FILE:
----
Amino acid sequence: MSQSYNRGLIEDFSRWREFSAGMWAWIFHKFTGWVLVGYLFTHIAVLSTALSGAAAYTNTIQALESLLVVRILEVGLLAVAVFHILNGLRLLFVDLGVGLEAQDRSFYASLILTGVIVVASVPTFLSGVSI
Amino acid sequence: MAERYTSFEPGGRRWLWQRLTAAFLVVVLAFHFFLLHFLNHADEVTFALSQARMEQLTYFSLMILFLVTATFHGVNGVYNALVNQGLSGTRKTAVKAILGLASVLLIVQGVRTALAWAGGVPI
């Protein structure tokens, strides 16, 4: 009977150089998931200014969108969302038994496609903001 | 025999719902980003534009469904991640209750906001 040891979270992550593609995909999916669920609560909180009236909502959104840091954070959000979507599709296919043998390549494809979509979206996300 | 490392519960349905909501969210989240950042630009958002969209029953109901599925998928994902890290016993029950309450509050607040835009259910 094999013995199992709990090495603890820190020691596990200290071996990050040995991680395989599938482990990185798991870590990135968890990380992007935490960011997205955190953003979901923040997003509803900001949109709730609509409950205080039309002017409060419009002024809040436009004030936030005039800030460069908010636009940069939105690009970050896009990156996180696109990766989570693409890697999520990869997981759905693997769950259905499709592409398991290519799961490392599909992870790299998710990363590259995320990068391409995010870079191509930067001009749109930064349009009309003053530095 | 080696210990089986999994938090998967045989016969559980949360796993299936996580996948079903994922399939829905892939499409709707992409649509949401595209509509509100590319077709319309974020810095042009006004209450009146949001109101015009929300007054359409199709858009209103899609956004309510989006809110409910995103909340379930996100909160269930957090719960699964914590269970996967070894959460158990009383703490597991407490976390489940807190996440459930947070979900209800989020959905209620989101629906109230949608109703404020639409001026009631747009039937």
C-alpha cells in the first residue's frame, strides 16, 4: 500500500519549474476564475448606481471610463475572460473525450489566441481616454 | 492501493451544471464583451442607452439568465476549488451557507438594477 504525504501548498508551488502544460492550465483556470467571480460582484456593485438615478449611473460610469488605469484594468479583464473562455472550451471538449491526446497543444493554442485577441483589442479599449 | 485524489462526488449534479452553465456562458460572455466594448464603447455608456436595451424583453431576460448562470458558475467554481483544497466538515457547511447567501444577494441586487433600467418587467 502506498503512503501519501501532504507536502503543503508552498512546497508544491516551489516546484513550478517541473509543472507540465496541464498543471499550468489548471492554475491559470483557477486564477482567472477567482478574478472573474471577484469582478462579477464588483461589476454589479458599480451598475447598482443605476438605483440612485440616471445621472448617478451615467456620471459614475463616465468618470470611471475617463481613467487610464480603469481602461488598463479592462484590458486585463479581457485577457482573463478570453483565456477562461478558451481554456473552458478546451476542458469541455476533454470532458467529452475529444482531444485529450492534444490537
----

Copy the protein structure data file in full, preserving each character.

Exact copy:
Amino acid sequence: MSQSYNRGLIEDFSRWREFSAGMWAWIFHKFTGWVLVGYLFTHIAVLSTALSGAAAYTNTIQALESLLVVRILEVGLLAVAVFHILNGLRLLFVDLGVGLEAQDRSFYASLILTGVIVVASVPTFLSGVSI
Amino acid sequence: MAERYTSFEPGGRRWLWQRLTAAFLVVVLAFHFFLLHFLNHADEVTFALSQARMEQLTYFSLMILFLVTATFHGVNGVYNALVNQGLSGTRKTAVKAILGLASVLLIVQGVRTALAWAGGVPI
């Protein structure tokens, strides 16, 4: 009977150089998931200014969108969302038994496609903001 | 025999719902980003534009469904991640209750906001 040891979270992550593609995909999916669920609560909180009236909502959104840091954070959000979507599709296919043998390549494809979509979206996300 | 490392519960349905909501969210989240950042630009958002969209029953109901599925998928994902890290016993029950309450509050607040835009259910 094999013995199992709990090495603890820190020691596990200290071996990050040995991680395989599938482990990185798991870590990135968890990380992007935490960011997205955190953003979901923040997003509803900001949109709730609509409950205080039309002017409060419009002024809040436009004030936030005039800030460069908010636009940069939105690009970050896009990156996180696109990766989570693409890697999520990869997981759905693997769950259905499709592409398991290519799961490392599909992870790299998710990363590259995320990068391409995010870079191509930067001009749109930064349009009309003053530095 | 080696210990089986999994938090998967045989016969559980949360796993299936996580996948079903994922399939829905892939499409709707992409649509949401595209509509509100590319077709319309974020810095042009006004209450009146949001109101015009929300007054359409199709858009209103899609956004309510989006809110409910995103909340379930996100909160269930957090719960699964914590269970996967070894959460158990009383703490597991407490976390489940807190996440459930947070979900209800989020959905209620989101629906109230949608109703404020639409001026009631747009039937």
C-alpha cells in the first residue's frame, strides 16, 4: 500500500519549474476564475448606481471610463475572460473525450489566441481616454 | 492501493451544471464583451442607452439568465476549488451557507438594477 504525504501548498508551488502544460492550465483556470467571480460582484456593485438615478449611473460610469488605469484594468479583464473562455472550451471538449491526446497543444493554442485577441483589442479599449 | 485524489462526488449534479452553465456562458460572455466594448464603447455608456436595451424583453431576460448562470458558475467554481483544497466538515457547511447567501444577494441586487433600467418587467 502506498503512503501519501501532504507536502503543503508552498512546497508544491516551489516546484513550478517541473509543472507540465496541464498543471499550468489548471492554475491559470483557477486564477482567472477567482478574478472573474471577484469582478462579477464588483461589476454589479458599480451598475447598482443605476438605483440612485440616471445621472448617478451615467456620471459614475463616465468618470470611471475617463481613467487610464480603469481602461488598463479592462484590458486585463479581457485577457482573463478570453483565456477562461478558451481554456473552458478546451476542458469541455476533454470532458467529452475529444482531444485529450492534444490537